In general, we choose simpler path in HTTP/2​, I mean single execution path rather than "do this if we have x otherwise do that".  For example, we require client preface even if we negotiated HTTP/2 over ALPN.
We send HTTP2-Settings in HTTP Upgrade request, but still we need to send SETTINGS frame in client preface.
Taking into account of this split, it is more natural to always send header table size update as acknowledgement for SETTINGS_HEADER_TABLE_SIZE.  We can do more strict validation about the peer; it might forget to implement it anyway.

I don’t know that I buy that. The acknowledgement for SETTINGS_HEADER_TABLE_SIZE is a SETTINGS frame with the ACK flag set. Why is further acknowledgement required? As far as I can see it, there are two (slightly different) values here:

- SETTINGS_HEADER_TABLE_SIZE is the *maximum* value the encoder may use.
- Whatever is sent by the HPACK encoder in a dynamic table size update is the *actual* value being used.

You may be able to change the first without affecting the second (e.g. if you raise or leave unchanged the value of SETTINGS_HEADER_TABLE_SIZE). In the case that the second is not affected, it seems like unnecessary noise for the encoder to be forced to emit a dynamic table size update that has no change.

I don’t strongly object to adding an erratum to RFC 7541 that requires that a dynamic table update be emitted for any change to SETTINGS_HEADER_TABLE_SIZE, even if that change does not actually affect the size of the table the encoder will use, but my current reading of the specification does not require that such an update be emitted.

Cory

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Re: Clarification of dynamic table size change

RUELLAN Herve
I agree that the wording is ambiguous here.

However, my reading is the same a Cory's: you don't have to send a dynamic table update if the *actual* value is not changed.

Hervé

On 19/10/15 19:15, Cory Benfield wrote:

>
> > On 19 Oct 2015, at 17:26, Tatsuhiro Tsujikawa <[hidden email]
> > <mailto:[hidden email]>> wrote:
> > ​Could be.  But I don't think we mixed HTTP/2 layer and HPACK layer.
> > More specifically, we input the max header table size to HPACK, and
> > see what it react to it in this case.  It is specific to HPACK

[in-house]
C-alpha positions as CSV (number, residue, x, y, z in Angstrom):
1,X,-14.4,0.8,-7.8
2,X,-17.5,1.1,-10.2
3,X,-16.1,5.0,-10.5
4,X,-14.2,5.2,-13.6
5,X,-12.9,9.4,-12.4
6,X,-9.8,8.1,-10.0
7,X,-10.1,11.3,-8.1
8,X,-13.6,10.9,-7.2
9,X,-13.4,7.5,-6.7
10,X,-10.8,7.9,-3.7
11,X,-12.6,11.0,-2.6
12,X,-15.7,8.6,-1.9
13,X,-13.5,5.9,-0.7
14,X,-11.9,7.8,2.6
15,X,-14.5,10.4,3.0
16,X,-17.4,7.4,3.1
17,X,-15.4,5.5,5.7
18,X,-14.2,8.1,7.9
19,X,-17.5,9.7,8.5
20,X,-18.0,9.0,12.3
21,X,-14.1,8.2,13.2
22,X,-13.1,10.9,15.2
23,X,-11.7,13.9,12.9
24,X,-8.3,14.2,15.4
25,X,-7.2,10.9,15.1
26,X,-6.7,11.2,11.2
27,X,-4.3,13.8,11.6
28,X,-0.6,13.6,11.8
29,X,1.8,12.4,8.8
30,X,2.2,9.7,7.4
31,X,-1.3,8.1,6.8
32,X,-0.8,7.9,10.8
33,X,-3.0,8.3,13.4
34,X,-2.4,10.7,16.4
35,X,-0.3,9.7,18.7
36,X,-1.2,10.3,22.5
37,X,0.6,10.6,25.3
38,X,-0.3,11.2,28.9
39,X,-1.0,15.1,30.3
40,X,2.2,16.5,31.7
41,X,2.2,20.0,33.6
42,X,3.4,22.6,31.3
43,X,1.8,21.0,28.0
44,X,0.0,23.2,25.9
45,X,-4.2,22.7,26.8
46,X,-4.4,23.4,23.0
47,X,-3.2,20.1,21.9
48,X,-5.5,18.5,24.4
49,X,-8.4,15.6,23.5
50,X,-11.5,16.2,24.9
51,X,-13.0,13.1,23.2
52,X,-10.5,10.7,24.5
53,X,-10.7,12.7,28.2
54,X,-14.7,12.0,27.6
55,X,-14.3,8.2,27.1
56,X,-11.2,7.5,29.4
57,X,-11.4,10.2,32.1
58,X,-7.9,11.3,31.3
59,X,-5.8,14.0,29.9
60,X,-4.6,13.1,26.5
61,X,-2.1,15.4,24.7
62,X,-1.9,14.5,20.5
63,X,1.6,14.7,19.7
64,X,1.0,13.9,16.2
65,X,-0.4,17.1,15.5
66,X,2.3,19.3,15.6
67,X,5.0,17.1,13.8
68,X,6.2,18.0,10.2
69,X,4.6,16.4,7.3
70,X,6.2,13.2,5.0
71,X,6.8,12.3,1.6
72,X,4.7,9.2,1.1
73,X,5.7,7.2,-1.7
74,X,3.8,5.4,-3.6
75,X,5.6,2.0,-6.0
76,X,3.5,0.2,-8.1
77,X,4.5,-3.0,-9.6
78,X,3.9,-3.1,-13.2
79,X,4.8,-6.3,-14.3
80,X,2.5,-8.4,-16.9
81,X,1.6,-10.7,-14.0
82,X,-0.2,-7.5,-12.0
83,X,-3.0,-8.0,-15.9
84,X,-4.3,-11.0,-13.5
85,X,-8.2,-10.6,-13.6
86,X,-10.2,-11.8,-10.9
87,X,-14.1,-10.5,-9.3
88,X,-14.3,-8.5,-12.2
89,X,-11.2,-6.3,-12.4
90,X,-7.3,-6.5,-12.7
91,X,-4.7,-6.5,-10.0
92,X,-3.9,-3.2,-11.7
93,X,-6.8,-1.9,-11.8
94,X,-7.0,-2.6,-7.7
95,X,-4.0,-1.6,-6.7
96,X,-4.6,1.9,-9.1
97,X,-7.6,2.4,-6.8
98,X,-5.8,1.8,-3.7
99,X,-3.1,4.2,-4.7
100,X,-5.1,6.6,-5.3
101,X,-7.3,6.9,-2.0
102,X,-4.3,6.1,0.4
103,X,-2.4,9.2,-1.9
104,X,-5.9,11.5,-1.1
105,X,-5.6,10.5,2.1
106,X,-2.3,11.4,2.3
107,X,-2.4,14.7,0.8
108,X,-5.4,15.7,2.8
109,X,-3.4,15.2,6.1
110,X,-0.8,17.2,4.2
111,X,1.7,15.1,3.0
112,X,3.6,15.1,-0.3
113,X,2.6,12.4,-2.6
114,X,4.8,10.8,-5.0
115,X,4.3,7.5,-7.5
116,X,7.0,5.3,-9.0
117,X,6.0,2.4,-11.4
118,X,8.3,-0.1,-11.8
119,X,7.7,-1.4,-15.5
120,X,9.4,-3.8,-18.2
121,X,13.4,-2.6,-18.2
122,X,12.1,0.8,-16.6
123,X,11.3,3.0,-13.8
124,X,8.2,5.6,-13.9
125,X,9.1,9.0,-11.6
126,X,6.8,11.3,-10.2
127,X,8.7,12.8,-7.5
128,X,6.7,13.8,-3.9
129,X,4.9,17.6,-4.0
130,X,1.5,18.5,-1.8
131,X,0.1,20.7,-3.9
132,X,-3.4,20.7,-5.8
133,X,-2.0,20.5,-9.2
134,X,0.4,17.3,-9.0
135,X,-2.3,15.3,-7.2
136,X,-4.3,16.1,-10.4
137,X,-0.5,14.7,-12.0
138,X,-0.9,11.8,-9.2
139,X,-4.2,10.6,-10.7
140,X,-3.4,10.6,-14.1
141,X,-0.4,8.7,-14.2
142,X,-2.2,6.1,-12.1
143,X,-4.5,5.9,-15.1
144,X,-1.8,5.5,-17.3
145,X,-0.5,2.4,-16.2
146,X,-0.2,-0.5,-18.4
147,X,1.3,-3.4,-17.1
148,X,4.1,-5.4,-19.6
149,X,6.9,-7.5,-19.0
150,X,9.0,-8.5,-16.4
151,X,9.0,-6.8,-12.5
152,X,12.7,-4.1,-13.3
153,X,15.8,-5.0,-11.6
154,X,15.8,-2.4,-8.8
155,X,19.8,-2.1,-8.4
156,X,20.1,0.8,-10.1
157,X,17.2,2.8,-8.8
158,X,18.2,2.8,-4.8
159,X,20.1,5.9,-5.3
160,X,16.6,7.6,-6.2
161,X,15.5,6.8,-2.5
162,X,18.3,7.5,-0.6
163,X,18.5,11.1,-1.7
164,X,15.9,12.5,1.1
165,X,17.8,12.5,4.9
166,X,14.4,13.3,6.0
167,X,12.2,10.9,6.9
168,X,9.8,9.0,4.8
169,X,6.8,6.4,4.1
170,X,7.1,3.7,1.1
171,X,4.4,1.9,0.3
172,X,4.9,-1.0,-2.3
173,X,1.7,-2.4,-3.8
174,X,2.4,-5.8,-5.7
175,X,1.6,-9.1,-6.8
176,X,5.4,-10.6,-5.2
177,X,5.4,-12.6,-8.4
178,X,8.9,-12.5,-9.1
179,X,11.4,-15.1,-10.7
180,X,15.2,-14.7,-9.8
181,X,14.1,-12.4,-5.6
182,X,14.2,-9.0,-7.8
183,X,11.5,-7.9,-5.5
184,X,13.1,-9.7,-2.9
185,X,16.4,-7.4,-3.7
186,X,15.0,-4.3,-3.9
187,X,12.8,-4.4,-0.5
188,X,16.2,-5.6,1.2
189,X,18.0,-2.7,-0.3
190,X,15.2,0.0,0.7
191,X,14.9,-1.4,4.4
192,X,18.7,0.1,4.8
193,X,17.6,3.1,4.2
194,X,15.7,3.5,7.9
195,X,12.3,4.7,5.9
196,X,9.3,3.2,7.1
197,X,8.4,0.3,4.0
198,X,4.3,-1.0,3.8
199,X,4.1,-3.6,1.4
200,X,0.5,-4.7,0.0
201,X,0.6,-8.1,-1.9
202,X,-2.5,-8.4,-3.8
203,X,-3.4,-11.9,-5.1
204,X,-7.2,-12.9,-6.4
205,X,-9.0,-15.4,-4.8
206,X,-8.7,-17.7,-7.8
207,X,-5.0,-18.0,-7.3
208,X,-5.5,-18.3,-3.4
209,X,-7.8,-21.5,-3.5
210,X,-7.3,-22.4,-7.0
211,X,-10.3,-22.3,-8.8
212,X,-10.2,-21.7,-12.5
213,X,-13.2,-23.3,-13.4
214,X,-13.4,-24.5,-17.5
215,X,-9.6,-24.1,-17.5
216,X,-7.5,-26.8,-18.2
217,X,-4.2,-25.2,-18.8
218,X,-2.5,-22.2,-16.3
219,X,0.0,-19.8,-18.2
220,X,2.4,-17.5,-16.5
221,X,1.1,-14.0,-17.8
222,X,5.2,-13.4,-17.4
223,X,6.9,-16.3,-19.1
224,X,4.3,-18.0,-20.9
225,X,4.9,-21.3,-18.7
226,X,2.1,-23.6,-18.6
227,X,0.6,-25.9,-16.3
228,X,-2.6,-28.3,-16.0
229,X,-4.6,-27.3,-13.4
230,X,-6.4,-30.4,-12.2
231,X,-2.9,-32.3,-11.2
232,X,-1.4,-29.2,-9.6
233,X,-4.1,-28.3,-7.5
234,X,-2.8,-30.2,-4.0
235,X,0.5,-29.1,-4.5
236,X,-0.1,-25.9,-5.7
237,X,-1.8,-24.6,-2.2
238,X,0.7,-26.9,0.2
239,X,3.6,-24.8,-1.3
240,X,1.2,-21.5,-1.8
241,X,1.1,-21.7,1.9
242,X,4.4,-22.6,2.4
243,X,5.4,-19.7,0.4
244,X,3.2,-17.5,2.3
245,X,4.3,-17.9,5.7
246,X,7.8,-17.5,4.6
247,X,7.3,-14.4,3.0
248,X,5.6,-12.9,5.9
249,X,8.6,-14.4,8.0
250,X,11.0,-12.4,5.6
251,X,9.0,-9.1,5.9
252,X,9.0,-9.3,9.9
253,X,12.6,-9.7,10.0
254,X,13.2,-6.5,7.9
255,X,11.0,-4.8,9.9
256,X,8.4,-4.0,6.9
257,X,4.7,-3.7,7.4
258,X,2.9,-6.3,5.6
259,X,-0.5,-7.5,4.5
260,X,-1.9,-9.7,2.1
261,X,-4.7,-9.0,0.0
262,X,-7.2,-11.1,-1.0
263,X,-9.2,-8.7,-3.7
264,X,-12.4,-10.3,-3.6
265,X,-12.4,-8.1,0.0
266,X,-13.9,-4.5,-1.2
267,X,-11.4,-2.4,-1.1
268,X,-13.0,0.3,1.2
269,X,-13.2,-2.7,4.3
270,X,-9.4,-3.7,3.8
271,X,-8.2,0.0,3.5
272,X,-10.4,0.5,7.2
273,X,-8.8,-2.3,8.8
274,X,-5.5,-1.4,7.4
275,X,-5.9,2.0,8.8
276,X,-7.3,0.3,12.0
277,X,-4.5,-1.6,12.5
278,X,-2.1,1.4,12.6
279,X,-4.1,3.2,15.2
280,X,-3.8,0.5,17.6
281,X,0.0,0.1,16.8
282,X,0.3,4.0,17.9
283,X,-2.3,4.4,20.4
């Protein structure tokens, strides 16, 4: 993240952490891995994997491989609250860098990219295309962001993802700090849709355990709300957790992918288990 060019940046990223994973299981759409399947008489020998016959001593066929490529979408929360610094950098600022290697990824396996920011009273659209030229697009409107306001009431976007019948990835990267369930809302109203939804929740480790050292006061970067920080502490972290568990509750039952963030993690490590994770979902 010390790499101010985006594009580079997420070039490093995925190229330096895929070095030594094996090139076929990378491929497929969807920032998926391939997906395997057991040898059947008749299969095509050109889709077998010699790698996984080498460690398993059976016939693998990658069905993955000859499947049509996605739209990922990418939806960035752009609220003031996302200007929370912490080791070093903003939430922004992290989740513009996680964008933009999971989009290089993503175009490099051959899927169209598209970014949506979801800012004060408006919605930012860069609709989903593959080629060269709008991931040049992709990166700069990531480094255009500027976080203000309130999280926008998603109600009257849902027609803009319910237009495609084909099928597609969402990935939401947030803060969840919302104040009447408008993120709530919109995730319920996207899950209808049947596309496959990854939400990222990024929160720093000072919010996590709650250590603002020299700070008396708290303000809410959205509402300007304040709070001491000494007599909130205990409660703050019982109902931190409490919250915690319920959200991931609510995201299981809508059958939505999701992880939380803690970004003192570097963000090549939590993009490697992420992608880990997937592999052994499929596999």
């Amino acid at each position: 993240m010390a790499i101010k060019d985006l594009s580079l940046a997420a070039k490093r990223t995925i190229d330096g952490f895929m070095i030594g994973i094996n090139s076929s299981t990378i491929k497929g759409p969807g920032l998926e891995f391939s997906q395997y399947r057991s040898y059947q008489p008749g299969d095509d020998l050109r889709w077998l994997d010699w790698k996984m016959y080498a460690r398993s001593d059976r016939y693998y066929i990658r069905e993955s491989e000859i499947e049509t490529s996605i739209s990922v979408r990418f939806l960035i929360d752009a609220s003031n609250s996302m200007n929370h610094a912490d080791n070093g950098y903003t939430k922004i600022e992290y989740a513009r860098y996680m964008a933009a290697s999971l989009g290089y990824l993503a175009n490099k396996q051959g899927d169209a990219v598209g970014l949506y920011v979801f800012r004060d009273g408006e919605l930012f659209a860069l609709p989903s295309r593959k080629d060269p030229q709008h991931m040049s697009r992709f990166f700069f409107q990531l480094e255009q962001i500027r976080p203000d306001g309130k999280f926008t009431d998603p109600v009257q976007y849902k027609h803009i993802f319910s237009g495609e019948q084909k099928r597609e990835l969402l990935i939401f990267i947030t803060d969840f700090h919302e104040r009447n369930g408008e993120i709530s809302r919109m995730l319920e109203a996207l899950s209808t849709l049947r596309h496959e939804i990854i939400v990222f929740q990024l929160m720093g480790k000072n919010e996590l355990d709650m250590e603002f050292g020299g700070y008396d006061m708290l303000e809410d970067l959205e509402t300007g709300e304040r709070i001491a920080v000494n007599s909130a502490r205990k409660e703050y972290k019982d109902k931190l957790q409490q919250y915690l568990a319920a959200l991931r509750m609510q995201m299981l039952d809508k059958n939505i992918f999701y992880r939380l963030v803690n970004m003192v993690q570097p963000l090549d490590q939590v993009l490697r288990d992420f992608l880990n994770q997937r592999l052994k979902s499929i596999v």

> > implementation behaviour.
> >
> > In general, we choose simpler path in HTTP/2​, I mean single execution
> > path rather than "do this if we have x otherwise do that".  For
> > example, we require client preface even if we negotiated HTTP/2 over ALPN.
> > We send HTTP2-Settings in HTTP Upgrade request, but still we need to
> > send SETTINGS frame in client preface.
> > Taking into account of this split, it is more natural to always send
> > header table size update as acknowledgement for
> > SETTINGS_HEADER_TABLE_SIZE.  We can do more strict validation about
> > the peer; it might forget to implement it anyway.
>
> I don’t know that I buy that. The acknowledgement for
> SETTINGS_HEADER_TABLE_SIZE is a SETTINGS frame with the ACK flag set.
> Why is further acknowledgement required? As far as I can see it, there
> are two (slightly different) values here:
>
> - SETTINGS_HEADER_TABLE_SIZE is the *maximum* value the encoder may use.
> - Whatever is sent by the HPACK encoder in a dynamic table size update
> is the *actual* value being used.
>
> You may be able to change the first without affecting the second (e.g.
> if you raise or leave unchanged the value of
> SETTINGS_HEADER_TABLE_SIZE). In the case that the second is not
> affected, it seems like unnecessary noise for the encoder to be forced
> to emit a dynamic table size update that has no change.
>
> I don’t strongly object to adding an erratum to RFC 7541 that requires
> that a dynamic table update be emitted for any change to
> SETTINGS_HEADER_TABLE_SIZE, even if that change does not actually affect
> the size of the table the encoder will use, but my current reading of
> the specification does not require that such an update be emitted.
>
> Cory


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Re: Clarification of dynamic table size change

Tatsuhiro Tsujikawa
Hi,

On Fri, Oct 23, 2015 at 1:18 AM, Hervé Ruellan <[hidden email]> wrote:
I agree that the wording is ambiguous here.

However, my reading is the same a Cory's: you don't have to send a dynamic table update if the *actual* value is not changed.


​I also found the discussion in this ML indicating you are right.  Thank you for clarification.
I have to ask one more question: what is *actual* value? Is it the table size both peer agreed before reading SETTINGS, or the value in SETTINGS_HEADER_TABLE_SIZE decoder sent?

I think this is a good item to add in FAQ section..


Best regards,
Tatsuhiro Tsujikawa
​​


 
Hervé

On 19/10/15 19:15, Cory Benfield wrote:

> On 19 Oct 2015, at 17:26, Tatsuhiro Tsujikawa <[hidden email]
> <mailto:[hidden email]>> wrote:
> ​Could be.  But I don't think we mixed HTTP/2 layer and HPACK layer.
> More specifically, we input the max header table size to HPACK, and
> see what it react to it in this case.  It is specific to HPACK
> implementation behaviour.
>
> In general, we choose simpler path in HTTP/2​, I mean single execution
> path rather than "do this if we have x otherwise do that".  For
> example, we require client preface even if we negotiated HTTP/2 over ALPN.
> We send HTTP2-Settings in HTTP Upgrade request, but still we need to
> send SETTINGS frame in client preface.
> Taking into account of this split, it is more natural to always send
> header table size update as acknowledgement for
> SETTINGS_HEADER_TABLE_SIZE.  We can do more strict validation about
> the peer; it might forget to implement it anyway.

I don’t know that I buy that. The acknowledgement for
SETTINGS_HEADER_TABLE_SIZE is a SETTINGS frame with the ACK flag set.
Why is further acknowledgement required? As far as I can see it, there
are two (slightly different) values here:

- SETTINGS_HEADER_TABLE_SIZE is the *maximum* value the encoder may use.
- Whatever is sent by the HPACK encoder in a dynamic table size update
is the *actual* value being used.

You may be able to change the first without affecting the second (e.g.